Editor's Note, Aug 2009: Given the outcomes of the ELCA's 2009 Churchwide Assembly, this post is clearly a little dated. In the coming weeks I will revisit this blogpost and examine the ELCA's location on the liberal/moderate/conservative spectrum, and what that means for the mission of the church.
Original post from April, 2006, follows below:
Warning: Rant Ahead.
The Philadelphia Inquirer today published an article about a former Lutheran pastor who was recently ordained in the Roman Catholic church (Married Lutheran Minister Becomes a Catholic Priest, Philadelphia Inquirer, April 15). "His criticisms of his former denomination led him to convert," says the article's subtitle. From the article:
He was an outspoken critic of what he describes as the liberal direction of his denomination, the Evangelical Lutheran Church in America (ELCA), and challenged the group on issues of abortion, inclusive language, gay ordination and gay marriage (emphasis mine).
I'm not sure that I have a problem with this priest, Father Leonard Klein, who now serves in Wilmington, DE. It is probably the reporting that bothers me. Whereas I imagine that this well-educated pastor-turned-priest is familiar with the arguments that I make below, this article takes at face value a simplistic characterization of the ELCA's position on various issues – and that's too bad. The ELCA is a far more nuanced and moderate denomination than a simiple liberal-conservative characterization would suggest. Let's look at those four issues.
Abortion: The ELCA is very conflicted on this issue (as are most lay catholics and Americans – perhaps we're just honest enough to admit it?), but its social statement on abortion makes clear that we are generally opposed to abortion, while recognizing that there may be limited, legitimate reasons to have an abortion (ie, incest, rape, the health of the mother, etc. etc.). The statement ain't perfect, but it is far more conservative, nuanced and deferential to life than most people give it credit for.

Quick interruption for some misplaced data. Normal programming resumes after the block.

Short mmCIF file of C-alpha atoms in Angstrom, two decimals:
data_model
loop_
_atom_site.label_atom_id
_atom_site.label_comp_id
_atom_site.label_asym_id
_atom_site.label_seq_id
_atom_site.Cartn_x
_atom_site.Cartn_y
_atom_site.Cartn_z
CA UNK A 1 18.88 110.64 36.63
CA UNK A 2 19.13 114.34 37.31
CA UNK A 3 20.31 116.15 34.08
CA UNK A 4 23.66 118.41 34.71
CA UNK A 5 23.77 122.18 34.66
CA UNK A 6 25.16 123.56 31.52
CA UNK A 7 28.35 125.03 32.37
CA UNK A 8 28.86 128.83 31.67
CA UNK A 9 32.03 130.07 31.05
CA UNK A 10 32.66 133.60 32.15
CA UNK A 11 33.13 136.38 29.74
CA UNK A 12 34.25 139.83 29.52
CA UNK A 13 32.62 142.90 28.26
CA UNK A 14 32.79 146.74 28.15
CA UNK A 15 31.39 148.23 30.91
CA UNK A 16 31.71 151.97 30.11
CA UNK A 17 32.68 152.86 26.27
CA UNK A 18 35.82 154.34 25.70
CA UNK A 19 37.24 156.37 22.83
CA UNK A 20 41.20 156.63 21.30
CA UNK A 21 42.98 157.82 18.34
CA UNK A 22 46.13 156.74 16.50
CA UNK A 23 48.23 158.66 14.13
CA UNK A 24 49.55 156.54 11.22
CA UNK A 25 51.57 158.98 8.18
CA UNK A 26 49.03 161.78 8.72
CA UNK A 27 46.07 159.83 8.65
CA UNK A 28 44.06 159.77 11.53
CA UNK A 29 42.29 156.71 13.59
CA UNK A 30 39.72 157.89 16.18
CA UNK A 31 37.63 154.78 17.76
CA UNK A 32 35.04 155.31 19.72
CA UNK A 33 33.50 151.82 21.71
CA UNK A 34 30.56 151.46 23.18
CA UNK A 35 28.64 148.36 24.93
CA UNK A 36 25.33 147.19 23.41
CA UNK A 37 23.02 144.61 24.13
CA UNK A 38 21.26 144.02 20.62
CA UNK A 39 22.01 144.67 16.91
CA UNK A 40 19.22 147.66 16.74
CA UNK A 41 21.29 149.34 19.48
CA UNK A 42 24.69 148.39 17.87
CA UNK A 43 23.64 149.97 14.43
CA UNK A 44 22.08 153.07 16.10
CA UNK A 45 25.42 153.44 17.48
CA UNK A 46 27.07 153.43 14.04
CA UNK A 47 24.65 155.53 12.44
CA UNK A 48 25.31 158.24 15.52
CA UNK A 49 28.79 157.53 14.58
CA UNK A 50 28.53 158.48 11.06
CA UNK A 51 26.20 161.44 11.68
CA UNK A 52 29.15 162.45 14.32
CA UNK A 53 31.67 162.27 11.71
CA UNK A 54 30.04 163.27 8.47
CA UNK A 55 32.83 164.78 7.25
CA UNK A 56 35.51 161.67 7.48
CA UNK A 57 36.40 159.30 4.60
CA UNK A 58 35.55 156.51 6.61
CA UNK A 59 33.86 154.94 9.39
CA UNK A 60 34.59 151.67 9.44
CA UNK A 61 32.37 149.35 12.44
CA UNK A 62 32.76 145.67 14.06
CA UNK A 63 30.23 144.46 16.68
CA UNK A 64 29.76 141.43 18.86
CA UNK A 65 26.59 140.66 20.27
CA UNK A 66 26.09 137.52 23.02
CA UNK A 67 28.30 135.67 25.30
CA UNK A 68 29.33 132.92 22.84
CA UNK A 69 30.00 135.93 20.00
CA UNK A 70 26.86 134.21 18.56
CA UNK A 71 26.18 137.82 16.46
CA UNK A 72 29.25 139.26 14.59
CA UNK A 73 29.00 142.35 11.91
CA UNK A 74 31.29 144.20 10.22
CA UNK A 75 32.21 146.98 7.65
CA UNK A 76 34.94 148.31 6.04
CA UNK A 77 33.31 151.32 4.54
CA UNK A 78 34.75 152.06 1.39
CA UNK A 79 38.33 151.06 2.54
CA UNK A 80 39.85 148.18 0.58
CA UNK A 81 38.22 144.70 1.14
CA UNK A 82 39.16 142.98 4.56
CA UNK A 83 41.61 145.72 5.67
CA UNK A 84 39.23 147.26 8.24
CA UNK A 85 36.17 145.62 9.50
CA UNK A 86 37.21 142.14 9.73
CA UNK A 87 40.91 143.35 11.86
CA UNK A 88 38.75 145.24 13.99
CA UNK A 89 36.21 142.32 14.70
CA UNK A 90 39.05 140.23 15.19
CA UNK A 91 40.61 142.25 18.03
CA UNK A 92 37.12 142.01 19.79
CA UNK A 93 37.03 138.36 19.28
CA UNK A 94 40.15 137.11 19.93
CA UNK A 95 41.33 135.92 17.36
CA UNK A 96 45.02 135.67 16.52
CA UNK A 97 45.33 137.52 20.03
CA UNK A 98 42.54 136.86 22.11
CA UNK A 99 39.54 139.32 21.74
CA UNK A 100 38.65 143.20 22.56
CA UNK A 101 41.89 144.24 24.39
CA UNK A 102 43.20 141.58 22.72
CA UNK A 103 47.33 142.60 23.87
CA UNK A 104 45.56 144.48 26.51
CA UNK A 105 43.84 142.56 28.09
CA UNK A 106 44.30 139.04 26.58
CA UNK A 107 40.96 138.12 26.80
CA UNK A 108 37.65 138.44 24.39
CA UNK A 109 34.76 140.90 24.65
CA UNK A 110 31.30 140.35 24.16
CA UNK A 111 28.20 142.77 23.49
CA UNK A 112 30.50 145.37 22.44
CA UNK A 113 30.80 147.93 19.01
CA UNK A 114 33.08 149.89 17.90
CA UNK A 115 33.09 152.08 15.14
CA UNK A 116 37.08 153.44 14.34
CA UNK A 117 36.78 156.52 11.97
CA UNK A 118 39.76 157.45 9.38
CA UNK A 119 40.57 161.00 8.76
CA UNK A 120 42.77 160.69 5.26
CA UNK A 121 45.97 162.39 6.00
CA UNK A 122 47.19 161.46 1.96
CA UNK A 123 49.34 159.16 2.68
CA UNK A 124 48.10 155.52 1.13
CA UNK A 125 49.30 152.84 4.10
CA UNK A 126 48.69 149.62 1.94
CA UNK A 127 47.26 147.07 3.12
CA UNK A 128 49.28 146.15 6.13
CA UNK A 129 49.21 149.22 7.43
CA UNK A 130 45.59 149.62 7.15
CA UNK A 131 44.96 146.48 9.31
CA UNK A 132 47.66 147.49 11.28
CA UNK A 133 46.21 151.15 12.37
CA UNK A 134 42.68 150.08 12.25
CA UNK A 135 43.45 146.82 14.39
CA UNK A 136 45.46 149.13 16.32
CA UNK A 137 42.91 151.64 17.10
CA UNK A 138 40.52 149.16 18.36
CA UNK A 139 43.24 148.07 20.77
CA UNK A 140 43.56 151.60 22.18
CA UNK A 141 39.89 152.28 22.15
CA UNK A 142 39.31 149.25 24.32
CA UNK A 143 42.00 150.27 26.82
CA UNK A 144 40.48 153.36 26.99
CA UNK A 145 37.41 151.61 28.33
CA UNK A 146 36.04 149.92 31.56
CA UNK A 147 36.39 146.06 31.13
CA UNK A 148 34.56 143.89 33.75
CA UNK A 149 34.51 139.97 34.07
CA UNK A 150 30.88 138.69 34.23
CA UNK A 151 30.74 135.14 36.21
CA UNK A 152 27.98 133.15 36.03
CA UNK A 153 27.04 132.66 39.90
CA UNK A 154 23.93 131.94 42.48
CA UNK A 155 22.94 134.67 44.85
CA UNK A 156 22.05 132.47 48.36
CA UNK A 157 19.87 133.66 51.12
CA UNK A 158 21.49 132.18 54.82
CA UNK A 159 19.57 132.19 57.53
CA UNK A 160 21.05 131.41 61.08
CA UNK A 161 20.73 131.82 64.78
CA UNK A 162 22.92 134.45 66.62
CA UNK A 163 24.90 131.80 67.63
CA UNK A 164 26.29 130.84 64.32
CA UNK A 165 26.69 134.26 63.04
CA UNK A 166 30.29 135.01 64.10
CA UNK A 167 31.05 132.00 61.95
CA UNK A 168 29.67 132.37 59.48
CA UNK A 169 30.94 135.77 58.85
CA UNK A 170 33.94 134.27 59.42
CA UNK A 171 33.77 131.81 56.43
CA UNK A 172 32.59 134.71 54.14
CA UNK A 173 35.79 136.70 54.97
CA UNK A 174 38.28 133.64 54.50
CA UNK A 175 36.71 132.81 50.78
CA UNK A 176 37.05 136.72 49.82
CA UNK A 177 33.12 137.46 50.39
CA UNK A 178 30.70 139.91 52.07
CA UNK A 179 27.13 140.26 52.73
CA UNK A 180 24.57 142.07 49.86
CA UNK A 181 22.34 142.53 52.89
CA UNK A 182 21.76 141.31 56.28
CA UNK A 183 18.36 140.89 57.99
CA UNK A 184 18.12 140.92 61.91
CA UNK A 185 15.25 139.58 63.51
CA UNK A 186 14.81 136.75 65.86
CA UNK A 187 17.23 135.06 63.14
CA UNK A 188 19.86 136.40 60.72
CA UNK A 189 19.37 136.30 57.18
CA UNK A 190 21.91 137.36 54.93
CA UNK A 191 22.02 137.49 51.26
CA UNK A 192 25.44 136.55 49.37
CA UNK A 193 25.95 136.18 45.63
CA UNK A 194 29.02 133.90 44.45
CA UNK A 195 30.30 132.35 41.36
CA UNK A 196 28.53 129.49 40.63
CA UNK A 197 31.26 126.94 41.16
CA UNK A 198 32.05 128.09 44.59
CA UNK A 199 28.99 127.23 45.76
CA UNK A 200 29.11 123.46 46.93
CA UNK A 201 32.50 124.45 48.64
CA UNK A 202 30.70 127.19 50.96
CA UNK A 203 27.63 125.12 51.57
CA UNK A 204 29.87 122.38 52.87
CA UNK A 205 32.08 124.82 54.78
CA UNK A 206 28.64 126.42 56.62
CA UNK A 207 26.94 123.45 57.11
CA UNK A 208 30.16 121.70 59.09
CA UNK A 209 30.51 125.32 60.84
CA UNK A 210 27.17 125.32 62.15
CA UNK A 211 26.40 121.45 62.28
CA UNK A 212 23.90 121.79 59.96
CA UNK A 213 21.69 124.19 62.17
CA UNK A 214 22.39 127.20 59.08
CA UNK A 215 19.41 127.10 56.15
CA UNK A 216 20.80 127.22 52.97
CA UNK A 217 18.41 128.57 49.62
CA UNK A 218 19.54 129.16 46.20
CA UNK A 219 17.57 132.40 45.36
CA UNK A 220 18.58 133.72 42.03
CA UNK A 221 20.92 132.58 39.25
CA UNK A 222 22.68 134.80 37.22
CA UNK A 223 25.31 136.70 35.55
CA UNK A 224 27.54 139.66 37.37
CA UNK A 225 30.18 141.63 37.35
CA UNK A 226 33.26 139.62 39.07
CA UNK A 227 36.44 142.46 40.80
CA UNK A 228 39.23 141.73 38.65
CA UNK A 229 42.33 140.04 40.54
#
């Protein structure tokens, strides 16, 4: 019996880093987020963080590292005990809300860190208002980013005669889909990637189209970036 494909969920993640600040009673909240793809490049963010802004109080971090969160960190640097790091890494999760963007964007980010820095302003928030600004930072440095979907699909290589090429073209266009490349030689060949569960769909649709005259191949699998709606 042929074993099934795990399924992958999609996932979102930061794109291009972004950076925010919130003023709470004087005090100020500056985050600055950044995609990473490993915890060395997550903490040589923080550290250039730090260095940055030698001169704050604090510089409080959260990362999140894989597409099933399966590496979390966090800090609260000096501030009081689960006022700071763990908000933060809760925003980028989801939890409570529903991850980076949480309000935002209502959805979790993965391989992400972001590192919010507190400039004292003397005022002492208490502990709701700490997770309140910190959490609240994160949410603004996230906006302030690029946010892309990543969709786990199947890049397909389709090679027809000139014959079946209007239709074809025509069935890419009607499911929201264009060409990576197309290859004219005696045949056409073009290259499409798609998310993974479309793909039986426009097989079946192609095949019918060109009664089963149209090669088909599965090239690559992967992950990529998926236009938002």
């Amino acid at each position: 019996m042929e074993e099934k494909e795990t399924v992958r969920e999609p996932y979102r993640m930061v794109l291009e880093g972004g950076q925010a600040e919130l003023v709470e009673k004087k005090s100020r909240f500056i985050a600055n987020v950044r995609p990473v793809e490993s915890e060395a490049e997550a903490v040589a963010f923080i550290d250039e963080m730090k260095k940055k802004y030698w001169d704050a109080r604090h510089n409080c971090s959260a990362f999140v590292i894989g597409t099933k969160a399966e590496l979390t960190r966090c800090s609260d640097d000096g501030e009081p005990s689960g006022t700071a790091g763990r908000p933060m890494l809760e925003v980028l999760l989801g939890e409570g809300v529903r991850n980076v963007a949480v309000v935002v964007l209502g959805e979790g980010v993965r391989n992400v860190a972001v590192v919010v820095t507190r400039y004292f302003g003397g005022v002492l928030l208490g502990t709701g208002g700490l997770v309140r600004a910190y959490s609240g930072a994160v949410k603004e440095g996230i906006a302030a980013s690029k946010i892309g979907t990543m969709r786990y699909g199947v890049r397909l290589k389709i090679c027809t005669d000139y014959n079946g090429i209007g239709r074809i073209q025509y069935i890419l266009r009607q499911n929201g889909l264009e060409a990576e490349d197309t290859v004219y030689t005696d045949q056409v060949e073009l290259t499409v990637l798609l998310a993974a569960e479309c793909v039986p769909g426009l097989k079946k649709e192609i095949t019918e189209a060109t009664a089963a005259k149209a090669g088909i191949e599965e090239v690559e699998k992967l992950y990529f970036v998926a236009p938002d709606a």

Inclusive Language: Having worshiped using liturgies from the Renewing Worship project, along with liturgies from the Lutheran Book of Worship and With One Voice, I am amazed that anyone can argue that the ELCA is significantly altering the language we use to describe God or God's people. In fact, many of the changes that are more inclusive (ie, that reduce the male-dominated language) come from largely ignored elements of the Christian tradition itself, and/or are simply more descriptive of who is worshipping and who is worshiped! Surely there were some instances where proposed language represented a new liturgical perspective (often as an alternate text!), but remember that Renewing Worship was a body of trial materials, not the finished product nor a policy statement of the ELCA! On a whole the hymns, liturgies and texts of our Lutheran worship are thoroughly traditional.
Gay Ordination: Gay ordination is against the policies of the ELCA. The denomination talked about it and voted it down – soundly. Not sure what the problem is here (unless, of course, we're not even allowed to talk about difficult issues!).
Gay Marriage: Gay marriage is against the policies of the ELCA and the laws of most states in which ELCA congregations exist. The denomination talked about it and voted it down – soundly. Again, I'm not sure what the problem is here.
I'm sorry for this rant. I just don't like it when my church gets misrepresented in the newspaper, even if it is on page B4 in the Saturday edition on a holiday weekend. This is yet another example of the popular media's inability to report fairly and honestly on matters of religion. Argh.
I don't deny that the ELCA may have "liberal" characteristics as compared with the Roman Catholic Church, the Presbyterian Church in America, or the Southern Baptist Convention. But its structure, social statements, theology, and worship tradition are significantly deferential to the Church's grand traditions, especially in comparison with the mainstream and radical liberal social/political establishment.
A liberal vs. conservative, Red vs. Blue comparison is cheap and easy – but our God, our faith, our church, our tradition is not. Give it a break, please.